Epilepsy Treatment

Helping People in Wisconsin to Live Seizure-Free

Click to select next video
Video one: George L. Morris, MD, on medicinal treatment
Video two: Vagus nerve stimulator treatment
Video three: A passion for treatment and finding a cure

 Epileptic seizures can wreak havoc on day-to-day life activities like work, social life, even the ability to drive, but it has economic ramifications as well. It's a costly disease resulting in an estimated $15.5 billion in medical costs and lost or reduced earnings and production every year. That’s why the CORRECT epilepsy treatment is so vitally important and why choosing Aurora Health Care and its vast resources makes all the difference.

Treating Epilepsy: Medications

We believe the first line of epilepsy treatment is the use of anti-seizure medication along with close monitoring to assess seizure control and possible medical side affects. If seizures continue or disabling side affects occur, a second medication is usually tried. Half of all epilepsy patients are successfully treated with medications.

If subsequent medications fail, this option is bypassed as any other medications stand very little chance of working. A common misconception is that if a patient’s seizures have decreased in number or severity, their medication is successful.

This is not true.

If any seizures occur while taking medication, other treatment options should be explored.

Additionally, Aurora is trying new drug therapies. Our team of physicians participate in the study of nearly all FDA approved anti-seizure medications, including new anticonvulsant agents that may offer hope to patients with seizures that are particularly difficult to control.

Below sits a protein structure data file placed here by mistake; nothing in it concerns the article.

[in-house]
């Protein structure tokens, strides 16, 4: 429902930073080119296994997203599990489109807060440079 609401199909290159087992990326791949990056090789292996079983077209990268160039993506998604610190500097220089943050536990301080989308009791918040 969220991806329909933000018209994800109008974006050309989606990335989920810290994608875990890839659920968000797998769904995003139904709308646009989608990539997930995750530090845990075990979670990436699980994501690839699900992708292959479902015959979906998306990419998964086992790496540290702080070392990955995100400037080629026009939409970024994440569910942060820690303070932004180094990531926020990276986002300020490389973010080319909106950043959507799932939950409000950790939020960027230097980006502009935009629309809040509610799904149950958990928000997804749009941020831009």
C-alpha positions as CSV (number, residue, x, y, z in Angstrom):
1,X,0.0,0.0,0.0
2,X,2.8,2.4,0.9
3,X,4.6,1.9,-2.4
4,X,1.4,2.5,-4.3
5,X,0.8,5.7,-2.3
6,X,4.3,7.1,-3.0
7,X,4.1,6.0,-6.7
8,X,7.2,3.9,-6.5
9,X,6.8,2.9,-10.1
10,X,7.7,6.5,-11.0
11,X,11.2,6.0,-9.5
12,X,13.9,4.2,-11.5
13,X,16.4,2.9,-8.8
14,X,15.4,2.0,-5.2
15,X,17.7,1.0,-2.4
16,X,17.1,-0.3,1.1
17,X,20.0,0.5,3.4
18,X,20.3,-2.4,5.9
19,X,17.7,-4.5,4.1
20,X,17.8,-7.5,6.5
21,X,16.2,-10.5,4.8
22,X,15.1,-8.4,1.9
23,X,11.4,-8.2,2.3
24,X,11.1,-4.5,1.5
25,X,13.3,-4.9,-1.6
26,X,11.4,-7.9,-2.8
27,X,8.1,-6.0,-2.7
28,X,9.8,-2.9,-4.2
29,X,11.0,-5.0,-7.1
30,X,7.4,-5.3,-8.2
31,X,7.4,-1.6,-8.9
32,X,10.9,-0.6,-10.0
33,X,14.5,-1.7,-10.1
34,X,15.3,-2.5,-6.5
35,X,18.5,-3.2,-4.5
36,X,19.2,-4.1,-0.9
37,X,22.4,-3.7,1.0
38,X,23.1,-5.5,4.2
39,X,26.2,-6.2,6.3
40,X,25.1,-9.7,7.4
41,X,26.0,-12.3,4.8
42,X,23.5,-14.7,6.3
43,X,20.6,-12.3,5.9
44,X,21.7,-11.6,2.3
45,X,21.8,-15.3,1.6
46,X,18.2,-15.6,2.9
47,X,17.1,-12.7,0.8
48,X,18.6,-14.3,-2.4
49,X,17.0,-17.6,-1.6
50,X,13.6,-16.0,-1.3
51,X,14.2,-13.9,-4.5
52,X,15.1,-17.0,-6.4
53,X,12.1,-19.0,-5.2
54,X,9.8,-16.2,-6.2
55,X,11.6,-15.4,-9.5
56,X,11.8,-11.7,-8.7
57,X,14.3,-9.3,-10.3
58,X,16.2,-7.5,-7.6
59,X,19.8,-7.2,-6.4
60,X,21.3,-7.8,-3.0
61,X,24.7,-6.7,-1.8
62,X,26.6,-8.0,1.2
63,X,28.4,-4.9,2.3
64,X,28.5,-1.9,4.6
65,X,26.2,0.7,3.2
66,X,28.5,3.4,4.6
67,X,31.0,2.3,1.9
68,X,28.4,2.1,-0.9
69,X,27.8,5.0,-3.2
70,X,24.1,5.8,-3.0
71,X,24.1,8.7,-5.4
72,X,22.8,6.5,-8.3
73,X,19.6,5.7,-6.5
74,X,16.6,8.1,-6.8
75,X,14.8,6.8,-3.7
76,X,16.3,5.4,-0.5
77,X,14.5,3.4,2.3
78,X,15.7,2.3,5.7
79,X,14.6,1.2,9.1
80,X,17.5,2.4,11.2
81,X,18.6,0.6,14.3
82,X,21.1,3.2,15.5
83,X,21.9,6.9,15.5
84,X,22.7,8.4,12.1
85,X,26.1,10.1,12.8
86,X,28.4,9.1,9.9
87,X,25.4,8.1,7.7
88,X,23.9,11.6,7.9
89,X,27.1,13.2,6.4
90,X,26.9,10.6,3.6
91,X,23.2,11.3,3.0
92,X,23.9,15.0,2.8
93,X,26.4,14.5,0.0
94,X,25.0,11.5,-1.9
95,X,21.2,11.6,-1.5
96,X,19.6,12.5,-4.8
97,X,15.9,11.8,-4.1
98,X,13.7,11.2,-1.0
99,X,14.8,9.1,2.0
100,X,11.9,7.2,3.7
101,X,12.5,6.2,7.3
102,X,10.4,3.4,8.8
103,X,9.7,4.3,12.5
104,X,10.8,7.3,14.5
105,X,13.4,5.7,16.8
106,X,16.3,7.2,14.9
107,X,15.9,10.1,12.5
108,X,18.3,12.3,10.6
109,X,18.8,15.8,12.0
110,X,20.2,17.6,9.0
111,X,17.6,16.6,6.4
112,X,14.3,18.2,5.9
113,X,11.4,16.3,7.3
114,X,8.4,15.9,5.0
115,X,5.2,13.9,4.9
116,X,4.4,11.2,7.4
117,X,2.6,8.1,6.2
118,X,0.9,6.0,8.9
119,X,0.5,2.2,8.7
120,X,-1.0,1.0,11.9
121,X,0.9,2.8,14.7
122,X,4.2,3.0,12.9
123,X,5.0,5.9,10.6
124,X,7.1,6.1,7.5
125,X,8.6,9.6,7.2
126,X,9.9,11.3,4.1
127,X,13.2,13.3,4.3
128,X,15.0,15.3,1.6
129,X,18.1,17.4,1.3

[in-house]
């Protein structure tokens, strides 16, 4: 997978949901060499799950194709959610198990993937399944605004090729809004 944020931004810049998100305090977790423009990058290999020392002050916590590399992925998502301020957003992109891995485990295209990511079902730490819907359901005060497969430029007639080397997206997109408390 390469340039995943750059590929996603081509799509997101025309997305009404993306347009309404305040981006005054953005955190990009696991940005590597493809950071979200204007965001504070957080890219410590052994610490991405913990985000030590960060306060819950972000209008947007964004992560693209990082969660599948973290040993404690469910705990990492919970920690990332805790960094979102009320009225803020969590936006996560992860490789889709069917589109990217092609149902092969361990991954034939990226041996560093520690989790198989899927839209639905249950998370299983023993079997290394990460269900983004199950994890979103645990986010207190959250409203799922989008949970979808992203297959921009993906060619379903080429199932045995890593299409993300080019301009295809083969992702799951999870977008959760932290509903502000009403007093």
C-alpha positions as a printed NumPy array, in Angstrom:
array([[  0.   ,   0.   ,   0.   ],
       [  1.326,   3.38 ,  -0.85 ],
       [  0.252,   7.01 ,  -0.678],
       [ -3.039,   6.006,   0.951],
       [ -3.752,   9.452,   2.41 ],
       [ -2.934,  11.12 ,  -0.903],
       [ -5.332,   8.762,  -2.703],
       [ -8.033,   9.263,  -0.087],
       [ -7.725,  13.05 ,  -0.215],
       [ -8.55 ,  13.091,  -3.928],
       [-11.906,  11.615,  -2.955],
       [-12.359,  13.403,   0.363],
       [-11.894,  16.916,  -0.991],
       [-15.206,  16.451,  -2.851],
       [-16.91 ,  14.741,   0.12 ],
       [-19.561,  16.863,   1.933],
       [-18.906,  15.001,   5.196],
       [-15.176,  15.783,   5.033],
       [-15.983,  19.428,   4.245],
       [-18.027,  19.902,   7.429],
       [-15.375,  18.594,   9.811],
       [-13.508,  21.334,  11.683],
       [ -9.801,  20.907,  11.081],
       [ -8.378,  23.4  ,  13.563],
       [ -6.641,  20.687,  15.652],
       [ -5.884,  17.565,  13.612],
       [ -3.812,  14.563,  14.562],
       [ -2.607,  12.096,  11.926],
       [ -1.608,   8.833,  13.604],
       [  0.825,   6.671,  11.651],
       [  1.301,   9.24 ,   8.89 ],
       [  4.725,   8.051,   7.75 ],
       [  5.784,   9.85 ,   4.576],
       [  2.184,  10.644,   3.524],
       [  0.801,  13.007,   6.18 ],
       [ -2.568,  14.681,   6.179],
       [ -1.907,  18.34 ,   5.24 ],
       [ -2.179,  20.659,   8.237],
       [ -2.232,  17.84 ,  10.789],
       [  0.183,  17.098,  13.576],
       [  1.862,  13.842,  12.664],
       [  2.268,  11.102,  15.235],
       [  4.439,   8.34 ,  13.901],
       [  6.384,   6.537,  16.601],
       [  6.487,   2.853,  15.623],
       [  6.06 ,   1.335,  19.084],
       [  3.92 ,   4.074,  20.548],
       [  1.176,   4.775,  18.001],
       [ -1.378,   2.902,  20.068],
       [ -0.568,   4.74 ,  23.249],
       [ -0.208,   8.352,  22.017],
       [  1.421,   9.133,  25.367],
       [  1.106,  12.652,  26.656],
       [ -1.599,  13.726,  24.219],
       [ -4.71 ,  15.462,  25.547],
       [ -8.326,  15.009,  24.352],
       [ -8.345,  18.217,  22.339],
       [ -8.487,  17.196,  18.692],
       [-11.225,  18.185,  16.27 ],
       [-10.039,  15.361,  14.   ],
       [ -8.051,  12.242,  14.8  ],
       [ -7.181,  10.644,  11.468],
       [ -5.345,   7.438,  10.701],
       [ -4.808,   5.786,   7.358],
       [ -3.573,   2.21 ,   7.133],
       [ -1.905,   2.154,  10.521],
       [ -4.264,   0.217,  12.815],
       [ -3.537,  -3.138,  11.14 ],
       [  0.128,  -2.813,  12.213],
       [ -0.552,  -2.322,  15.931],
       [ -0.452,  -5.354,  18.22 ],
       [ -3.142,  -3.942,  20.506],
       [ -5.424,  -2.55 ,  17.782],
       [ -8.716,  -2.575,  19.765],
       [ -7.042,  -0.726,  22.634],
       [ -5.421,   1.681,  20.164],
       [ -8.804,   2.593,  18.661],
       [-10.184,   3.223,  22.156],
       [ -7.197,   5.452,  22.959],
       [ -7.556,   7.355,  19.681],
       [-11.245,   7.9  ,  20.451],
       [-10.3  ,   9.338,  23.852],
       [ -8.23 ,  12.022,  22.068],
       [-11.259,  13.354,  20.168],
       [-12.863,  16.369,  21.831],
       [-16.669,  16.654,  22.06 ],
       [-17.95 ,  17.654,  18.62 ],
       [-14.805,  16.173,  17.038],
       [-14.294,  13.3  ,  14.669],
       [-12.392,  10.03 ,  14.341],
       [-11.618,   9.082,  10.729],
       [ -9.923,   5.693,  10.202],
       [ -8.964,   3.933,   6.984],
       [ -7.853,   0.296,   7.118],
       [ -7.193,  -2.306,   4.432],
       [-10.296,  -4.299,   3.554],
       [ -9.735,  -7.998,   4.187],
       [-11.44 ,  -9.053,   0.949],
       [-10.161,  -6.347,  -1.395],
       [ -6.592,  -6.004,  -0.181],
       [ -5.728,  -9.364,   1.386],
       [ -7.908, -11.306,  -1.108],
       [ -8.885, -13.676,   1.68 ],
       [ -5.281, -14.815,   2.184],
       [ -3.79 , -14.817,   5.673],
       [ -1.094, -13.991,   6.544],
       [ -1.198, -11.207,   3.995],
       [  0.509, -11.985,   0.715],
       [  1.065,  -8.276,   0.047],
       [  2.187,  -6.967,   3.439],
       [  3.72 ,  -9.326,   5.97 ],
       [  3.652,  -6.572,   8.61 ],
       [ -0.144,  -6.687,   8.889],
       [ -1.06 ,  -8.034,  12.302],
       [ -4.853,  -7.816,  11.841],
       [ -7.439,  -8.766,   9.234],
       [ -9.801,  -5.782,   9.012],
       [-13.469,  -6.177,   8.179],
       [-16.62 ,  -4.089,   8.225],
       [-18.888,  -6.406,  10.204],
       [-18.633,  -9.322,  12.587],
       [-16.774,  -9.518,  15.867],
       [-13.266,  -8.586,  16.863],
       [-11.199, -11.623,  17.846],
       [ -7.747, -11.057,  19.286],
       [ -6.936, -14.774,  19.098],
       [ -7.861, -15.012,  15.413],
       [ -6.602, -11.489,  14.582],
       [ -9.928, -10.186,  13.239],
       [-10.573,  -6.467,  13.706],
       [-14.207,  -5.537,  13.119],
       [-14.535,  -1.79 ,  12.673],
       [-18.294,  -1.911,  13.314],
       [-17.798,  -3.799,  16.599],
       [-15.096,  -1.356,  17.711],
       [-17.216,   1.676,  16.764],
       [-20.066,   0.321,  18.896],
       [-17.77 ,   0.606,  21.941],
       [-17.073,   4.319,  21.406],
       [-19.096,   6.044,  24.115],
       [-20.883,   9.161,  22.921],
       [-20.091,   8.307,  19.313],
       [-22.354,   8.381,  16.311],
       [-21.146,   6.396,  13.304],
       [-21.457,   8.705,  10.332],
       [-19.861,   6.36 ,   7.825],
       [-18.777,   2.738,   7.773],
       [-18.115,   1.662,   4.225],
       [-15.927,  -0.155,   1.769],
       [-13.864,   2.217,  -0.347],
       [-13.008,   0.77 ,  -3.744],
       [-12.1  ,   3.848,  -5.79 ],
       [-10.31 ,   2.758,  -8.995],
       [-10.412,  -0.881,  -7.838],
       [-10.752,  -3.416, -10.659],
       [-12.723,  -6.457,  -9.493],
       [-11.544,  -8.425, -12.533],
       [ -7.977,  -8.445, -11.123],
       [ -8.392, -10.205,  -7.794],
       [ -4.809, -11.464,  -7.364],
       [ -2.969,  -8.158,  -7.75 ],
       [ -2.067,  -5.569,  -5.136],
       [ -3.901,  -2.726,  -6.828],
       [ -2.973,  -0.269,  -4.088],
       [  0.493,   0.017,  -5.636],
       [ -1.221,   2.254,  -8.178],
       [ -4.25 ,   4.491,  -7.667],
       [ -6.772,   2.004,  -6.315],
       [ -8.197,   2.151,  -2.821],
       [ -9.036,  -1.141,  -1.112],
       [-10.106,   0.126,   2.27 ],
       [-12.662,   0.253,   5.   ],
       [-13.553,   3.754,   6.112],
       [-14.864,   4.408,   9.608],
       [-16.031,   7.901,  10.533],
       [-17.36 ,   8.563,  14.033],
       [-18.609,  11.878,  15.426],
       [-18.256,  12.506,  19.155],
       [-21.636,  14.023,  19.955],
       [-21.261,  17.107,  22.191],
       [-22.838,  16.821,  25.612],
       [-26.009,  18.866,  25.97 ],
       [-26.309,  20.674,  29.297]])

When Epilepsy Medications Fail

When it is determined that epilepsy medications are not going to work, the Aurora Regional Epilepsy Center physicians conduct additional tests before pursuing other epilepsy treatment options. In-patient testing may be used and includes 24-hour video monitoring and measurement of brainwave activity and Wada testing. While under the close supervision of the Center’s team, patient’s medications are decreased. Then, when seizure activity occurs, an EEG can help the point of origin within the brain. Video of the test helps the team better analyze the physical effects of the seizure.

Other options besides epilepsy medications are:

Vagus nerve stimulator (VNS): This alternative to surgery is essentially a "pacemaker for the brain." The device is implanted under the skin and electrodes are wrapped around the vagus nerve. An electrical shock is delivered to the nerve throughout the day to control or stop seizures.

Epilepsy surgery: The advanced operative techniques and improved brain mapping available today make surgery a safe, effective option that can help patients return to their normal lives.

Learn more about Aurora Health Care’s epilepsy care and epilepsy treatments at the Aurora Regional Epilepsy Center. Call 414-385-8780.

Find a neurological care doctor. Call 888-863-5502.